I should open this blog with a disclaimer that these are my views as a Journlaist, and not necessarily those of my employer. The piece is meant as an observation of the relationship between reporters and their sources, and may well stimulate some debate on the subject.
Since the start of the year, I’ve been covering the story of a group in Nottingham who set up two makeshift camps, with the claim that they were supporting the homeless. They were also demanding that the city council opened up empty buildings as shelters, something which happened in Manchester.
As usual, it’s been something of a war of words between the activists and the authorities. But this one has been made all the more difficult by walls of silence on both sides – a somewhat unusual scenario when trying to accurately report the situation.
By their very nature, the activists – operating under the umbrella name Fightback Nottingham – were rather erratic in their behaviour towards the media. On some days, they were more than happy to portray themselves as modern day urban warriors, not only supporting the homeless people who were apparently sleeping in their tents, but sending our a wider, social, political message. Activism at its best, you might say.
But on other days it was a different story. “We’re not talking to you (the BBC) because you’ve twisted our words. We’ll only do live interviews because they can’t be edited.” Clearly those are editorial demands which we wouldn’t and couldn’t agree to with anybody.
Yet from the authorities, there’ve also been mixed messages. Officially, the City Council wouldn’t provide anyone for an interview. The policy seemed to be one of written statements, as getting into a debate might lead to difficult questions. Questions which we were unable to put in a broadcast environment.
But off the record – though there for all to see on social media – were comments from senior council officers, and the head of Safe Nottingham (a police and council partnership) openly condemning the activists, calling them “hired anarchists” – before quickly retreating from their attack by hiding or deleting Tweets.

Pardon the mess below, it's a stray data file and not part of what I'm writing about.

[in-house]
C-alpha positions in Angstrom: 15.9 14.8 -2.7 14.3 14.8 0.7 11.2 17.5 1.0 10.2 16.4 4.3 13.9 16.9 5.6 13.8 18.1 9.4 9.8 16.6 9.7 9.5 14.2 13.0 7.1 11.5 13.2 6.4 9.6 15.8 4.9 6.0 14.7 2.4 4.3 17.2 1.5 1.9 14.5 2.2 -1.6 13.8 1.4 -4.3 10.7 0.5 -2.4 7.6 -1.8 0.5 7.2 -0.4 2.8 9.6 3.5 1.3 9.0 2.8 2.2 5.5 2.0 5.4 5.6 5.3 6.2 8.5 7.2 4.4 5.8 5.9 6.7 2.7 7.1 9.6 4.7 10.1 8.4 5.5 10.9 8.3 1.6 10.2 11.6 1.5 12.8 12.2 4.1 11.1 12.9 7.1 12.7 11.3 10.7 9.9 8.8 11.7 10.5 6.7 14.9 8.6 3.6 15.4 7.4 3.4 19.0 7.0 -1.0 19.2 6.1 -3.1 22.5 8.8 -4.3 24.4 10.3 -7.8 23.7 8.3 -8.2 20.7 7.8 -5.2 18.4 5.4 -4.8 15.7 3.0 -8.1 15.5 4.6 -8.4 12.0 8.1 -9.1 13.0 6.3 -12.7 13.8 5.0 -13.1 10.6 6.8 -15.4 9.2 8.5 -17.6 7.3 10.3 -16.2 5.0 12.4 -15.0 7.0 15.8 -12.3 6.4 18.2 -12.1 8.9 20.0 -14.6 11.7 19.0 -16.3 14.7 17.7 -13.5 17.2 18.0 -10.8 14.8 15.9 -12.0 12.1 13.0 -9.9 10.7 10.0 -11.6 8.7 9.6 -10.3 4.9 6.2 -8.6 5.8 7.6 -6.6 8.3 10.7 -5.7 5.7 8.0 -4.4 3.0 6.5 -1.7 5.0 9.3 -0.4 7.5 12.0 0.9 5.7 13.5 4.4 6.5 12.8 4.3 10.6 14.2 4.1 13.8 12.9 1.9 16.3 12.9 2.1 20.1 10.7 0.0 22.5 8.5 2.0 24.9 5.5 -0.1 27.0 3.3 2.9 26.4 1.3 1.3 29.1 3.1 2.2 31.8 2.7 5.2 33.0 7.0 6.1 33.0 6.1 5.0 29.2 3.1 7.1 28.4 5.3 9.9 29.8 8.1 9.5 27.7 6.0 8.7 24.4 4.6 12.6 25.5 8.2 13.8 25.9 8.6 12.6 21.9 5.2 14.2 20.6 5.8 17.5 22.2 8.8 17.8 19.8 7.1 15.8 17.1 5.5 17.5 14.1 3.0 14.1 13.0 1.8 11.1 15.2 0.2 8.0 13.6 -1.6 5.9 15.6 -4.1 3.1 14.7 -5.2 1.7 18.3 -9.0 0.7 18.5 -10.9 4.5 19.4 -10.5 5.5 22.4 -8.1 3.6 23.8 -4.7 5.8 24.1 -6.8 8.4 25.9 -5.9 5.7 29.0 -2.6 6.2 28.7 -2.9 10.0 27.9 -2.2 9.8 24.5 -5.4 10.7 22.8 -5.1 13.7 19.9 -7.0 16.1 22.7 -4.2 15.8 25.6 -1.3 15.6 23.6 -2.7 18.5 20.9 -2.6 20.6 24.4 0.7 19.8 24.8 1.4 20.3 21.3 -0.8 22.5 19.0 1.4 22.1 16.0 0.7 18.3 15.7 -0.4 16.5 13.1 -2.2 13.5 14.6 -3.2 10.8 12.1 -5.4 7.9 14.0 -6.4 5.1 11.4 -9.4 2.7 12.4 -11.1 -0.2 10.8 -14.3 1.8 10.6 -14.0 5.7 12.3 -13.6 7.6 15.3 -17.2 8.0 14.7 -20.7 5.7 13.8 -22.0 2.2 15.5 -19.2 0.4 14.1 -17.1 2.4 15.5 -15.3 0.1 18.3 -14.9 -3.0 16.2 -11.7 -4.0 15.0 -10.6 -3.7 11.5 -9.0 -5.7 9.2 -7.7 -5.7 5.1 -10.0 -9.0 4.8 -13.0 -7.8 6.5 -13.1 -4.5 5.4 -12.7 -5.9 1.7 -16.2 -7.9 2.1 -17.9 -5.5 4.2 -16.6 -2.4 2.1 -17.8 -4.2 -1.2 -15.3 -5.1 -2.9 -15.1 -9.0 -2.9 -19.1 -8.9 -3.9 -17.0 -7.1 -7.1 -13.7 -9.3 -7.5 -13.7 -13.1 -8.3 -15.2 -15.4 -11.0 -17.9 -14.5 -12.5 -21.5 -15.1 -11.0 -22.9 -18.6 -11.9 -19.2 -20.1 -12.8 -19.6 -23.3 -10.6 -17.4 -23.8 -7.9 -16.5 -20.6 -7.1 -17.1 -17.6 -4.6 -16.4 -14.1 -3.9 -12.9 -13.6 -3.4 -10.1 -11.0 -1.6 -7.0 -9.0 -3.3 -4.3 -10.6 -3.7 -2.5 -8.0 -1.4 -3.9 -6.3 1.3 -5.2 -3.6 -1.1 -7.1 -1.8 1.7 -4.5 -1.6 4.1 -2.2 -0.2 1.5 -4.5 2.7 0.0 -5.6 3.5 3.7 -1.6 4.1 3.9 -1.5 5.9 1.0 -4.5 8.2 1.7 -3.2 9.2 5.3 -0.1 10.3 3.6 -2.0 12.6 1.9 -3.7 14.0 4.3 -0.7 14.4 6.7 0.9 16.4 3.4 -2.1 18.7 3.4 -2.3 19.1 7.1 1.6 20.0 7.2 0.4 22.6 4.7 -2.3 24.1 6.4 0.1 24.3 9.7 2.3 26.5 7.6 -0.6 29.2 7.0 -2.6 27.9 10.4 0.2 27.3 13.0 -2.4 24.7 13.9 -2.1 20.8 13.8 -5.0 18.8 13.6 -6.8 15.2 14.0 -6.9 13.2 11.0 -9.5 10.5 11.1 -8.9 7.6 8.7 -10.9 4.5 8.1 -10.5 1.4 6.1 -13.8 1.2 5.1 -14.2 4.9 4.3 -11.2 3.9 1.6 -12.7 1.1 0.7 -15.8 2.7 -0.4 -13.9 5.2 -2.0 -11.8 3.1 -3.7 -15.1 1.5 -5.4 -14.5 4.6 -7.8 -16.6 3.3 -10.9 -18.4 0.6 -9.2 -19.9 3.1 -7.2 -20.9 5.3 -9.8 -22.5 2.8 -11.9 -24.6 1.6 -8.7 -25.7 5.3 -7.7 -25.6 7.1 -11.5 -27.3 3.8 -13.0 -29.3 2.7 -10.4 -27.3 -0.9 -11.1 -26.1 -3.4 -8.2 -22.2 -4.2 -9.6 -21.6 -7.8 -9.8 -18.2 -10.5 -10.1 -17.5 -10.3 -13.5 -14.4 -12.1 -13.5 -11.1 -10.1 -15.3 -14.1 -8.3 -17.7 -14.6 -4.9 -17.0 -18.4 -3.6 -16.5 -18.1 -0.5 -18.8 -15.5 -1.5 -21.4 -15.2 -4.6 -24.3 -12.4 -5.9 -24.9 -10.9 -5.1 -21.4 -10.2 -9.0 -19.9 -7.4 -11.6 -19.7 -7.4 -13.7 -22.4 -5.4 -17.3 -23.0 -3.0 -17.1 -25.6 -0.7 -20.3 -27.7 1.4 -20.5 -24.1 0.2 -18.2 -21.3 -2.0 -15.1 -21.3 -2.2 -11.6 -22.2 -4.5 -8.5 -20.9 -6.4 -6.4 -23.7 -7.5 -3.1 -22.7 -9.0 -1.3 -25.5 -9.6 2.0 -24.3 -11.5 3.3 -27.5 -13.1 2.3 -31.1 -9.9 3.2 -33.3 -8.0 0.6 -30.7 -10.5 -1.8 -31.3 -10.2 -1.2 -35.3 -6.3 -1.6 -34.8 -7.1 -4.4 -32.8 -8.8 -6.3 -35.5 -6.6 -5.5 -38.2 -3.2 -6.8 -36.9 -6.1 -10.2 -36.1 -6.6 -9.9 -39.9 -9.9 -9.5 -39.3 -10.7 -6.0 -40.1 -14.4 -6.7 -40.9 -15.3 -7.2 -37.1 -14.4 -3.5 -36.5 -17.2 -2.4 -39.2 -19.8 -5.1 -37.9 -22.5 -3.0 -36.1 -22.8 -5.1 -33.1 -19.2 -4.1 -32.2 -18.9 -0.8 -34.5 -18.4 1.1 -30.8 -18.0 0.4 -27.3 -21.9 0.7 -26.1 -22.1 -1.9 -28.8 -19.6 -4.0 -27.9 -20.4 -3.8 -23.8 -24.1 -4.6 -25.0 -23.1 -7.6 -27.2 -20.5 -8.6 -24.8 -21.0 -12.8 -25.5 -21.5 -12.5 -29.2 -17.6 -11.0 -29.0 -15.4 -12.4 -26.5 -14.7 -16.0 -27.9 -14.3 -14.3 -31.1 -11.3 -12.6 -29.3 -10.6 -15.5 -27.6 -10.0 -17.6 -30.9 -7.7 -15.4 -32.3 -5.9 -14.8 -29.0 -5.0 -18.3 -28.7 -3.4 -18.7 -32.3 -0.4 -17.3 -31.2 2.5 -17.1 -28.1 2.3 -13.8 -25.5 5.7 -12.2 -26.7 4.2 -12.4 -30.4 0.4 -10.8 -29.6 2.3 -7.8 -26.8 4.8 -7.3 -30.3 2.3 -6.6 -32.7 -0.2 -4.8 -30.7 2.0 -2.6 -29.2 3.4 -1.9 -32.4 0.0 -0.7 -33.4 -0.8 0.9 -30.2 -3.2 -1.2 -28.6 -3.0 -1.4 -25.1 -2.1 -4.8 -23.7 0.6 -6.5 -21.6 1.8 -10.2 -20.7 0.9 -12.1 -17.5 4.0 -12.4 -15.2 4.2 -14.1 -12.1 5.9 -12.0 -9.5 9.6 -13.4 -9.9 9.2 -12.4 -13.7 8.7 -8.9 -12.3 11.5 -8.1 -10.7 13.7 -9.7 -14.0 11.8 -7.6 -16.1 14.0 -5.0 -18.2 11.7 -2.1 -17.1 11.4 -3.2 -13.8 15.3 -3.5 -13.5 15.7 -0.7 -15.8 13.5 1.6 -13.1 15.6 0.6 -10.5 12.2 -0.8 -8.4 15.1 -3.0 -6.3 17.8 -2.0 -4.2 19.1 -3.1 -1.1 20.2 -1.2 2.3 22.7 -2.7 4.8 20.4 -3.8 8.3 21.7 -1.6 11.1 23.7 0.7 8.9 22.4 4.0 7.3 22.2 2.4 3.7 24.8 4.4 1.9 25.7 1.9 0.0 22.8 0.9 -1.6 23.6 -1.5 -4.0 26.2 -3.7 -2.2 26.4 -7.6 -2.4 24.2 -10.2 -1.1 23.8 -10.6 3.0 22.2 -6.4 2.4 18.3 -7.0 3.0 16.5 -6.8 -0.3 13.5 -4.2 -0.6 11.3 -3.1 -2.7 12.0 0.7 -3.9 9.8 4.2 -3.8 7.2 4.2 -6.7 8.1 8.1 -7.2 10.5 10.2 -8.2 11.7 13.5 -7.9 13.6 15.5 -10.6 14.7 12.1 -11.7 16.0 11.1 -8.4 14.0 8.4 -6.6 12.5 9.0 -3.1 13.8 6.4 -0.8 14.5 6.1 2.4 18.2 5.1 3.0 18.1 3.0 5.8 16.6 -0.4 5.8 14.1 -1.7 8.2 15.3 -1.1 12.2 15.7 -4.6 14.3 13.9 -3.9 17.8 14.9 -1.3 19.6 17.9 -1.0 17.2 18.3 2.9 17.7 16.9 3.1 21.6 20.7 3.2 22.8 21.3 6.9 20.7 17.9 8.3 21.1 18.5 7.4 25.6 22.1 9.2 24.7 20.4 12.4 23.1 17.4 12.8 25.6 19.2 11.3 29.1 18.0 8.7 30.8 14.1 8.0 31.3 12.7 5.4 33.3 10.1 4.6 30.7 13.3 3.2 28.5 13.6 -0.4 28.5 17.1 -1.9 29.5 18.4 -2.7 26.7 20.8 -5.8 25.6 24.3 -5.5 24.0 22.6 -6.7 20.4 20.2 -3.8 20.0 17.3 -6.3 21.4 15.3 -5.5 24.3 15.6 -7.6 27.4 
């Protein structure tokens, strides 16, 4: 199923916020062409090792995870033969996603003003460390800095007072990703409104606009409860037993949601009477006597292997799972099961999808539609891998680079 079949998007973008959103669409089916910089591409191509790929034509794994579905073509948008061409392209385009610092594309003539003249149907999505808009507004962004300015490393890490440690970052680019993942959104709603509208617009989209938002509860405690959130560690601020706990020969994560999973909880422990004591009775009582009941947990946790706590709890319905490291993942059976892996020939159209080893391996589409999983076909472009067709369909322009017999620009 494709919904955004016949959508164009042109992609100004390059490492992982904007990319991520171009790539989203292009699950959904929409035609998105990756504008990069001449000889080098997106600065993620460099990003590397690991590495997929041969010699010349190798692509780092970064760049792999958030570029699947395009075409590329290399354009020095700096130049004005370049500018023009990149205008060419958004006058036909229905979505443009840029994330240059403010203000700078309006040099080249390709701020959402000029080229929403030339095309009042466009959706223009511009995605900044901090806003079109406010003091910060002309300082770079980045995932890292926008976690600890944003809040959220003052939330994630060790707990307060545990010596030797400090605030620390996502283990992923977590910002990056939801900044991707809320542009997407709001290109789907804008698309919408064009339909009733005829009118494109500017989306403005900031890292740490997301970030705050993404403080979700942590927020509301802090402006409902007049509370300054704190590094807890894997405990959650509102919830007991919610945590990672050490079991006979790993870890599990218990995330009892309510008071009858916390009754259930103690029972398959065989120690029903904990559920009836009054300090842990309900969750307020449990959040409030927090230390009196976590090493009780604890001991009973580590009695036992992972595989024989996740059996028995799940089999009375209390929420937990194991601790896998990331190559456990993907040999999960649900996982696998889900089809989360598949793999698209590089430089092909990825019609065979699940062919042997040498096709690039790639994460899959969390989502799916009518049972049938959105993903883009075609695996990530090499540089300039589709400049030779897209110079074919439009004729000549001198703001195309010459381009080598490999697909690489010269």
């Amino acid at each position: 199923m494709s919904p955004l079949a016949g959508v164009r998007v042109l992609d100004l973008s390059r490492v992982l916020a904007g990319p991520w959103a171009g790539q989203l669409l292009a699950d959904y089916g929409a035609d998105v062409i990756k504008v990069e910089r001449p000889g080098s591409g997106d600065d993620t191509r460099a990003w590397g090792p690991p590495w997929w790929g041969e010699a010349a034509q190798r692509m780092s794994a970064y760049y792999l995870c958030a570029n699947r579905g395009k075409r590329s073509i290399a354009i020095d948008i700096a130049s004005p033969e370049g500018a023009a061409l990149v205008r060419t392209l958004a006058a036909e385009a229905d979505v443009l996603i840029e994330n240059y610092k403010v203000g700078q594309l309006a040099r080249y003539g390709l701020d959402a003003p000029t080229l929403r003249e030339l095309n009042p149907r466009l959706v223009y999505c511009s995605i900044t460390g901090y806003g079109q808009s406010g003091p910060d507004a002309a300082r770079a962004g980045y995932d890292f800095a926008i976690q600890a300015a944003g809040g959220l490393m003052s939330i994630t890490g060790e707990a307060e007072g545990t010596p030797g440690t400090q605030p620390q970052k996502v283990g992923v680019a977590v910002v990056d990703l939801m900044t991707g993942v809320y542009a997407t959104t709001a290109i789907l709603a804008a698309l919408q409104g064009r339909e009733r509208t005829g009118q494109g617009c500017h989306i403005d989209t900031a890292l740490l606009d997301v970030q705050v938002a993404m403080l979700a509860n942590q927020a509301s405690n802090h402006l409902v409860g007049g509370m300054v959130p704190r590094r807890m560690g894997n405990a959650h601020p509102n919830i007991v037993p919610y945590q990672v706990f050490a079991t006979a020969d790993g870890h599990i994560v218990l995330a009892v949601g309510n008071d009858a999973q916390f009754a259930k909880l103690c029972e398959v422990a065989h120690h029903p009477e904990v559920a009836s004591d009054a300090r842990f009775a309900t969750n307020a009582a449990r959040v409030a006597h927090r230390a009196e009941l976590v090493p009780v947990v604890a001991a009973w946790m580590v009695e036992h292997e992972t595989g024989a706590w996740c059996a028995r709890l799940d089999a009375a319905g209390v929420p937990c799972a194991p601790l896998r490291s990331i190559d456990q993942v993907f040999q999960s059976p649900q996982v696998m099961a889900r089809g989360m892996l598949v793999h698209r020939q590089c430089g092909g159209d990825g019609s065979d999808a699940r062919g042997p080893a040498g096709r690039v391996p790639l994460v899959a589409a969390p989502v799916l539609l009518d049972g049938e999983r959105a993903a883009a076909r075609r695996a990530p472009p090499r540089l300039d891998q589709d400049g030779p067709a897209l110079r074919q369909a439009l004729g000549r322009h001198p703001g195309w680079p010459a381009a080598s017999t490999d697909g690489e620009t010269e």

The challenge is that we all live in a 24/7 media society, fuelled by instant claim and counter claim. And that raises questions about the relationship between journalists and their sources. It might be argued that social media is king, since everybody has access to it all the time. Though it doesn’t help when some individuals choose to bulk block entire newsrooms from their accounts, lest they actually report or challenge what is being said.
The camps have now been cleared, the final one was being dismantled as court proceedings for eviction were still underway. But there’ll doubtless be other fights in the pipeline : this weekend the war of words was taken to public buildings, where abusive slogans were chalked up. It remains to be seen who exactly has gained the upper hand.
Our job as journalists is to keep asking questions. And we will.
2 thoughts on “Rocks and hard places”
No mention of the people housed. No mention of 3 people now working due to ‘activists’ support. Also how about possible lives saved due to emergency medical intervention.
Hi. All were mentioned in the reporting of the story. This is more about the challenges faced by journalists when trying to present the facts, which was impeded at times by both sides declining to speak.